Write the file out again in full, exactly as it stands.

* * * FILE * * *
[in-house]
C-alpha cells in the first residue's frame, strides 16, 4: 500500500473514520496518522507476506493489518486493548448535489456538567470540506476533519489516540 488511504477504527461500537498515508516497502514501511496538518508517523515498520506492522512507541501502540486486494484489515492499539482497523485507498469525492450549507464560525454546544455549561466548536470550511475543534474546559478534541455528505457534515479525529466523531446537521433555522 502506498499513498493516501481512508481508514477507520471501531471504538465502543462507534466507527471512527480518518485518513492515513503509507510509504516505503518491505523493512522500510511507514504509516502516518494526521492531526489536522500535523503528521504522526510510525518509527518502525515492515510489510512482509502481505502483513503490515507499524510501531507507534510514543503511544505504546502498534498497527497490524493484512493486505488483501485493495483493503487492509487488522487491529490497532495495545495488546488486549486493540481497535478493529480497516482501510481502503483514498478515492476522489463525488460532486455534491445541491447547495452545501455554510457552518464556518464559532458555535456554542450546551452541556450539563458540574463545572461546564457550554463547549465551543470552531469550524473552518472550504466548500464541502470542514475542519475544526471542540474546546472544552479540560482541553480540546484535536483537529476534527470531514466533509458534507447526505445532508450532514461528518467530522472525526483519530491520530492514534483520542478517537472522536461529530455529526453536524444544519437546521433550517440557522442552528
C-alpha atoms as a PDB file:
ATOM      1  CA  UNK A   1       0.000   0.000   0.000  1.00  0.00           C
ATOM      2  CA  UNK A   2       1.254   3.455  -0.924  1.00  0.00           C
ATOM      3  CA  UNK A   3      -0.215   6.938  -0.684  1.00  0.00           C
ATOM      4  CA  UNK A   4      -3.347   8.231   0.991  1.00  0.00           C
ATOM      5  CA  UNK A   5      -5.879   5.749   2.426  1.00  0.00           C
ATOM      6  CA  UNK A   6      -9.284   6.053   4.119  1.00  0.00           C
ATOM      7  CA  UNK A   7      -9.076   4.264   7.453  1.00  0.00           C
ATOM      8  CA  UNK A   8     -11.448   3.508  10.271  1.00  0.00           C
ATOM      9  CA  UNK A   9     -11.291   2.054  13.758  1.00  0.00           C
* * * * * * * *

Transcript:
[in-house]
C-alpha cells in the first residue's frame, strides 16, 4: 500500500473514520496518522507476506493489518486493548448535489456538567470540506476533519489516540 488511504477504527461500537498515508516497502514501511496538518508517523515498520506492522512507541501502540486486494484489515492499539482497523485507498469525492450549507464560525454546544455549561466548536470550511475543534474546559478534541455528505457534515479525529466523531446537521433555522 502506498499513498493516501481512508481508514477507520471501531471504538465502543462507534466507527471512527480518518485518513492515513503509507510509504516505503518491505523493512522500510511507514504509516502516518494526521492531526489536522500535523503528521504522526510510525518509527518502525515492515510489510512482509502481505502483513503490515507499524510501531507507534510514543503511544505504546502498534498497527497490524493484512493486505488483501485493495483493503487492509487488522487491529490497532495495545495488546488486549486493540481497535478493529480497516482501510481502503483514498478515492476522489463525488460532486455534491445541491447547495452545501455554510457552518464556518464559532458555535456554542450546551452541556450539563458540574463545572461546564457550554463547549465551543470552531469550524473552518472550504466548500464541502470542514475542519475544526471542540474546546472544552479540560482541553480540546484535536483537529476534527470531514466533509458534507447526505445532508450532514461528518467530522472525526483519530491520530492514534483520542478517537472522536461529530455529526453536524444544519437546521433550517440557522442552528
C-alpha atoms as a PDB file:
ATOM      1  CA  UNK A   1       0.000   0.000   0.000  1.00  0.00           C
ATOM      2  CA  UNK A   2       1.254   3.455  -0.924  1.00  0.00           C
ATOM      3  CA  UNK A   3      -0.215   6.938  -0.684  1.00  0.00           C
ATOM      4  CA  UNK A   4      -3.347   8.231   0.991  1.00  0.00           C
ATOM      5  CA  UNK A   5      -5.879   5.749   2.426  1.00  0.00           C
ATOM      6  CA  UNK A   6      -9.284   6.053   4.119  1.00  0.00           C
ATOM      7  CA  UNK A   7      -9.076   4.264   7.453  1.00  0.00           C
ATOM      8  CA  UNK A   8     -11.448   3.508  10.271  1.00  0.00           C
ATOM      9  CA  UNK A   9     -11.291   2.054  13.758  1.00  0.00           C